Felix Hernandez struggled yesterday, allowing four runs on 11 hits in 6.1 innings against the A’s and the weird part is that he had zero strikeouts.
Hernandez faced 31 batters and whiffed none of them, which is especially odd because through his first seven starts this season he racked up 53 strikeouts in 46 innings.
Last time Hernandez failed to record a strikeout was way back on August 19, 2008, when he pitched five innings against the White Sox. He was 22 years old then and that was 181 starts ago, which is why King Felix seemed so confused afterward when asked about his performance by Bob Dutton of the Tacoma News Tribune:
I’m in shock right now. It doesn’t bother me, but it shocks me. No strikeouts. Not a good breaking ball. Not a good change-up. That’s what happens when you don’t have good stuff.
Here’s the good news, potentially: Last time Hernandez failed to record a strikeout in that 2008 game against the White Sox he followed it up with back-to-back Quality Starts in which he struck out 14 batters in 12 innings.
Rick Morissey of the Chicago Sun-Times published an article on Sunday giving a bit of insight into Cubs president of baseball operations Theo Epstein. When Epsten was younger, he dabbled in sportswriting, but quickly realized the trade wasn’t for him.
As Morissey details, when Epstein was 19 years old writing for Yale’s student newspaper, he wrote an article suggesting the school’s football coach should be fired during what would become a 3-7 season. Epstein was told during the meeting that one writer would defend the coach and one would call for his job. “It was a lesson in the way that the world of journalism sometimes works. It was an eye-opener for me. I regret it, and I’ve happily moved on.”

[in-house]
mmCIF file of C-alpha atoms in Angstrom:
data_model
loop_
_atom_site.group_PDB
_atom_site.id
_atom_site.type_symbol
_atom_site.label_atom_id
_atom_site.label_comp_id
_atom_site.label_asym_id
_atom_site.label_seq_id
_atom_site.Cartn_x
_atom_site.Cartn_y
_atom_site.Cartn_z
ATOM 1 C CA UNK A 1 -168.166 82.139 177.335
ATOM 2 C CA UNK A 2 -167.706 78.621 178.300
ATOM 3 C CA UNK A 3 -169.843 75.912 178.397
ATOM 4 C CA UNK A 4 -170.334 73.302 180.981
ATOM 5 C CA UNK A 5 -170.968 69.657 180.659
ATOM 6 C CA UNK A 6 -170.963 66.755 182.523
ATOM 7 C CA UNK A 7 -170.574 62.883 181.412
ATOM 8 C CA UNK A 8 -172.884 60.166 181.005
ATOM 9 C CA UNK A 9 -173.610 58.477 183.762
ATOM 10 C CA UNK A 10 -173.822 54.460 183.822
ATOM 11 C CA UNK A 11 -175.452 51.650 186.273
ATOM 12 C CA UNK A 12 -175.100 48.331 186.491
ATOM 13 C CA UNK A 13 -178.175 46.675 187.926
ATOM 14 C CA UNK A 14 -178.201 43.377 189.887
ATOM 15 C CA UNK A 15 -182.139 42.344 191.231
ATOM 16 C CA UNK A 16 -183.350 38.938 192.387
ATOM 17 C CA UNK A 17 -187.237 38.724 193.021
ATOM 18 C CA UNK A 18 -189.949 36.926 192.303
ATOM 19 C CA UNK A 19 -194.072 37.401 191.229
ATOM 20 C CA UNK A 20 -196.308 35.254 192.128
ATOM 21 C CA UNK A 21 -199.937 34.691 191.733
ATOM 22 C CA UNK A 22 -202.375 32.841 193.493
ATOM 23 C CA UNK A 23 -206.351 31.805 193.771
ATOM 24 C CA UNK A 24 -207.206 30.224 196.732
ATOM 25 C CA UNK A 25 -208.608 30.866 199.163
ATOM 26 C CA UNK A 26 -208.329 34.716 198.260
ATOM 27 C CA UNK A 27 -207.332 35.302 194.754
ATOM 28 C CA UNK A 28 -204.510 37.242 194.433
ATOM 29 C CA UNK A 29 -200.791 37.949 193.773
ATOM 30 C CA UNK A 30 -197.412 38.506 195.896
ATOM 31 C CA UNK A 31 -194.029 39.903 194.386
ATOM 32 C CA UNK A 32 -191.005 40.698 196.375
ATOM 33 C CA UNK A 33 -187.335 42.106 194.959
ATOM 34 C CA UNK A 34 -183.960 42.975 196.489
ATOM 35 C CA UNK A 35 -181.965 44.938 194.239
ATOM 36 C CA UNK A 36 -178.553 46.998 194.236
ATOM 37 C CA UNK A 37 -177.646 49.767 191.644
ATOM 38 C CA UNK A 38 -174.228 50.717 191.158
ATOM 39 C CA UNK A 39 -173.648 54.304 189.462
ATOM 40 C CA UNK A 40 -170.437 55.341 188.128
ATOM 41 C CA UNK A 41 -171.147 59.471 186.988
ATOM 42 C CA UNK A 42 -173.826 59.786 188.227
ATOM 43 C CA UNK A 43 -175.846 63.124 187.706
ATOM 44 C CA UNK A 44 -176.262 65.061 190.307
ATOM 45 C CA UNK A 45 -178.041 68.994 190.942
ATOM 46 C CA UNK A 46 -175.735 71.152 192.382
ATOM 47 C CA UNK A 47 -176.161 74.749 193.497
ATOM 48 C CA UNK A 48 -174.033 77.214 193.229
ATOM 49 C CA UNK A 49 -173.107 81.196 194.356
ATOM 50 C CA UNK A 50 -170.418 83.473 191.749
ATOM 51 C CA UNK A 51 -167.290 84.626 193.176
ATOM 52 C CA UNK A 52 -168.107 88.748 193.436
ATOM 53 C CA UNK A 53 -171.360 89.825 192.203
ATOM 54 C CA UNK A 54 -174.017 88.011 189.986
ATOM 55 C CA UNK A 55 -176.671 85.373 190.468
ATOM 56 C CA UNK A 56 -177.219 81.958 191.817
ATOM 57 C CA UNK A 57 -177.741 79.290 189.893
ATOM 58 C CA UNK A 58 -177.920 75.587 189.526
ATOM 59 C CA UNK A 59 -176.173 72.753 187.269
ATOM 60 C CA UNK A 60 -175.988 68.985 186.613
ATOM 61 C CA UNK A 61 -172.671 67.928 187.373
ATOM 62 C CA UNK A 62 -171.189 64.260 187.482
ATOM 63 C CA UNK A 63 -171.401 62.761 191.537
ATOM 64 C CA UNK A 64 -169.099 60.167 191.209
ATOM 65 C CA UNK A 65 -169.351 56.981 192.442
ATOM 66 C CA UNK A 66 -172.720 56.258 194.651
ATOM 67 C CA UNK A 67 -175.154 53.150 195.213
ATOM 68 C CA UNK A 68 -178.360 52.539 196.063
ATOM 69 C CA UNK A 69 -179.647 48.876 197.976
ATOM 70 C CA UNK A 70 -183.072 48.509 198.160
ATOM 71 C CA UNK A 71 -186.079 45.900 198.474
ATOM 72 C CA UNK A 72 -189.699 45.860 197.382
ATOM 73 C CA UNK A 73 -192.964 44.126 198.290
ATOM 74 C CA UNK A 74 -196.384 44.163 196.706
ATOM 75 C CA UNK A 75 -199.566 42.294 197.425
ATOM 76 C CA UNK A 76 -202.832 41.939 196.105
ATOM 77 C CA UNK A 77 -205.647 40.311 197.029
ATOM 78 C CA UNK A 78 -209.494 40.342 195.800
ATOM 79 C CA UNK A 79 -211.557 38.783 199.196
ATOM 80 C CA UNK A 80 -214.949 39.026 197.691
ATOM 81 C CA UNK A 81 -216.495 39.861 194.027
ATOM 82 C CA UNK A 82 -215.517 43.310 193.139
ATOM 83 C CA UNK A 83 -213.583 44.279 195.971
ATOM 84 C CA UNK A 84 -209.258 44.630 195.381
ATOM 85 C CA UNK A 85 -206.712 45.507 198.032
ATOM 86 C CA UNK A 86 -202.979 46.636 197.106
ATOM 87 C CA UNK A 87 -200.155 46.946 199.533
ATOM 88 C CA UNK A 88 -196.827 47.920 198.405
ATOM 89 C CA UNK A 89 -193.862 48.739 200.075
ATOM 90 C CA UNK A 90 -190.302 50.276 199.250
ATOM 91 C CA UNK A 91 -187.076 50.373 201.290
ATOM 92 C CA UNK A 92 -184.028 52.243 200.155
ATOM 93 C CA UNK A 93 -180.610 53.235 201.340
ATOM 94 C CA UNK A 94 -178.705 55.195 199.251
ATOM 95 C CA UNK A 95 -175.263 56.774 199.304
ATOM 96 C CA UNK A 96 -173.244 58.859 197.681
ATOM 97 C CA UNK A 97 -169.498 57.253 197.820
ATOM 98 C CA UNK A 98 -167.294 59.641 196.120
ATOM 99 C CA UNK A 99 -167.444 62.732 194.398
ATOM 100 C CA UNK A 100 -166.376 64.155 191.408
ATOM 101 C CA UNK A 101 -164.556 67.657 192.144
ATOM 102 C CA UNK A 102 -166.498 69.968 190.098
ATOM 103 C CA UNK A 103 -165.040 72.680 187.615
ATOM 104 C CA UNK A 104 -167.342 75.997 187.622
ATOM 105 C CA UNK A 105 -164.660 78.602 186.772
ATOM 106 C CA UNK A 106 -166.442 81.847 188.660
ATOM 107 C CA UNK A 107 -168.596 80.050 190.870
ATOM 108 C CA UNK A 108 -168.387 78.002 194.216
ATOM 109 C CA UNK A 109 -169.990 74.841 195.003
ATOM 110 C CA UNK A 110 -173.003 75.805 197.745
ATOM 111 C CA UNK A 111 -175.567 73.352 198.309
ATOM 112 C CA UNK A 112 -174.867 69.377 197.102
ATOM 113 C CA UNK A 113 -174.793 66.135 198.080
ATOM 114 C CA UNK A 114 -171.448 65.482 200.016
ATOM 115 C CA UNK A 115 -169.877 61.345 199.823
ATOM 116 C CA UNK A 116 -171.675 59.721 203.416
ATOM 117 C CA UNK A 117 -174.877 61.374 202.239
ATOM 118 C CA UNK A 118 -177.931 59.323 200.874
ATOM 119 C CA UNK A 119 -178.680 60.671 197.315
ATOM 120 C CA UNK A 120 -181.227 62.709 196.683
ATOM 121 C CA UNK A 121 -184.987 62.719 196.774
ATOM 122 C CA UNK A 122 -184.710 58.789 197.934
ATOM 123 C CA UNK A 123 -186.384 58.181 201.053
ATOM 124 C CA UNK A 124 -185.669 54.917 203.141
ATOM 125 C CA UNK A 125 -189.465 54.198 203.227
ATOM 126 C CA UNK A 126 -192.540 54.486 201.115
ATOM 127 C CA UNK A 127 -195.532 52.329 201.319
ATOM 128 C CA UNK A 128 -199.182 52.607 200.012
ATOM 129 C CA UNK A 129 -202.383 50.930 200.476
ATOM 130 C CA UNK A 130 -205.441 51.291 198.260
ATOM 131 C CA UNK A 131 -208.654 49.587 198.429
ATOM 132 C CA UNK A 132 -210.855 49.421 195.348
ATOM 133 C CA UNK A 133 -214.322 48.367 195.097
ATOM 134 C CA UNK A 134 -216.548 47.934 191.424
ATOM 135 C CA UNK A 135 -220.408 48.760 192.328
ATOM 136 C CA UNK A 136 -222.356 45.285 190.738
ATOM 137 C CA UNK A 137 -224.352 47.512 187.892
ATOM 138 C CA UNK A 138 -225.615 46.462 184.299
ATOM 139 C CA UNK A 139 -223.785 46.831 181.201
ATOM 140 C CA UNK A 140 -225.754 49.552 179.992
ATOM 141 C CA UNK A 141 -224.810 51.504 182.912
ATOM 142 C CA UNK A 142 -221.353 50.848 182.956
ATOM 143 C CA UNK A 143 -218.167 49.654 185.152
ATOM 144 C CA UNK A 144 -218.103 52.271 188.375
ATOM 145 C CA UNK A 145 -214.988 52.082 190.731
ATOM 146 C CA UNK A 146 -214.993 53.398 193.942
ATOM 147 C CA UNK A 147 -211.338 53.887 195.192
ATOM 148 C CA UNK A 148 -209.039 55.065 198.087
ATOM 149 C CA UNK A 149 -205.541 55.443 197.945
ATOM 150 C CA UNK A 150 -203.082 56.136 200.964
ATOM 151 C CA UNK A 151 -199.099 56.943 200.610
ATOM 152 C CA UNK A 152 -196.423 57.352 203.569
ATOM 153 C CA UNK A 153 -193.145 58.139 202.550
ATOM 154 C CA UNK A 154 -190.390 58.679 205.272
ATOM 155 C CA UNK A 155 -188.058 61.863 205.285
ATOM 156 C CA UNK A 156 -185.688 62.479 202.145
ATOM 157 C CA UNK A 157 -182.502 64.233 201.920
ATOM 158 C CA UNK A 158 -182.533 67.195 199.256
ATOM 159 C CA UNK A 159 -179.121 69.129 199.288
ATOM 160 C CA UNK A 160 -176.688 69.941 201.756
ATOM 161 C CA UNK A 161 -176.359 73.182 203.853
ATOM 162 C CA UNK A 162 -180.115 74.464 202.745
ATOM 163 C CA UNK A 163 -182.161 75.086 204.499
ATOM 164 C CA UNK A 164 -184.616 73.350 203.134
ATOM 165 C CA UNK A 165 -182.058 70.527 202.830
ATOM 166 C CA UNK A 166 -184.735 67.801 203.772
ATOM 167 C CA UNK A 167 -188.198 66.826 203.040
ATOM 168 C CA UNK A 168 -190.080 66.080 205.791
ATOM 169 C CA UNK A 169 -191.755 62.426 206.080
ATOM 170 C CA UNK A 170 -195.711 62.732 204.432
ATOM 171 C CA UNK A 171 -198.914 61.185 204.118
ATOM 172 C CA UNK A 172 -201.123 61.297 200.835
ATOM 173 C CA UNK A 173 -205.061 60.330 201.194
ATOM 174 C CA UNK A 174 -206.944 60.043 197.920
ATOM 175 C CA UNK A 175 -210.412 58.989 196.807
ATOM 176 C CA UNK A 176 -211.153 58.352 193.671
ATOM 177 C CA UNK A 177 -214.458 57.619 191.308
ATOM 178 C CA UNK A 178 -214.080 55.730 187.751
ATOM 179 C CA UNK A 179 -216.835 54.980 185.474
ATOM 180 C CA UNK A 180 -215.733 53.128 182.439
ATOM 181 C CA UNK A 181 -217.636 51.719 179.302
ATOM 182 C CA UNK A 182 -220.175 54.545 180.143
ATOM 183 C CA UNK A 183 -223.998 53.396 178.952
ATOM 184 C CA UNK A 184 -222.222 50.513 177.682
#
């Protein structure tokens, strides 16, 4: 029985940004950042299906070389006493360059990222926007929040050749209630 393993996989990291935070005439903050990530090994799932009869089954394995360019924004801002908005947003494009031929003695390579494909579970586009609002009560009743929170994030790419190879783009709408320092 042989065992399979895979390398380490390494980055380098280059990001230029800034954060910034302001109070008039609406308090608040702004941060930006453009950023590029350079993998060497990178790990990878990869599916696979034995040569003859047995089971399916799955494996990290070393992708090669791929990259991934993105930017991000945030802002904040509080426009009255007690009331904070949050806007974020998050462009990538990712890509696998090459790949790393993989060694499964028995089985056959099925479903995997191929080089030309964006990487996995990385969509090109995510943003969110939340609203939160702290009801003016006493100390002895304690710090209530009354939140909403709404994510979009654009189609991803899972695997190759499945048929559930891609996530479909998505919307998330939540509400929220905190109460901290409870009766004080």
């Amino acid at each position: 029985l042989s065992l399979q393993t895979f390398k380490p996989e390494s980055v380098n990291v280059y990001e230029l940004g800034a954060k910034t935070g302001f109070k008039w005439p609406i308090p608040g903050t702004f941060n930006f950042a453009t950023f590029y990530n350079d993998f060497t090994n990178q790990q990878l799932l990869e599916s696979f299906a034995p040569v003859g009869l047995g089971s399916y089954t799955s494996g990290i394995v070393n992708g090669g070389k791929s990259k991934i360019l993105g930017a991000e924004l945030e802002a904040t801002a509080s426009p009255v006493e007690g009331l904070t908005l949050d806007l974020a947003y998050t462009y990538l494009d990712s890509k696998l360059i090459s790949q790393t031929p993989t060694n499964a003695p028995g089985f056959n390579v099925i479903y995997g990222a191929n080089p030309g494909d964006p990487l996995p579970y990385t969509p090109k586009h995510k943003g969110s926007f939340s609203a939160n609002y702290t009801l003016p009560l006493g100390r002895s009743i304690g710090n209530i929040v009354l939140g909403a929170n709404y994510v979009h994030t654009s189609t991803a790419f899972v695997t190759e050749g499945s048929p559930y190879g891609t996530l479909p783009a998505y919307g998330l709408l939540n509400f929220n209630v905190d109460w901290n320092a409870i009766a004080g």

Epstein continued, “I realized I didn’t want to be a sportswriter when I was interning with the Orioles back in ’92, ’93, ’94. I did do a lot of media-relations stuff, and I saw that the life of a sportswriter is pretty lonely. You kind of work by yourself, sit there by yourself in the press box, go back to the hotel bar. Not to generalize.” He added, “But I really respect writing and respect sportswriters.”
He’s not wrong, and he seems to have found his calling as a front office executive. His Cubs are back in the World Series for the first time since 1945.
Indians second baseman Jason Kipnis tweeted on Sunday, “Got a little too close to [Francisco Lindor] during the celebration!! Freak accident but should be good to go by Tuesday! #cantkeepmeoutofthisgame!”
Per MLB.com’s Jordan Bastian, manager Terry Francona said Kipnis is dealing with a low ankle sprain, but he’s expected to be ready to go when the World Series begins on Tuesday. Kipnis went through fielding drills on Sunday.
Kipnis is hitting .167/.219/.367 with a pair of homers and four RBI in eight games this postseason.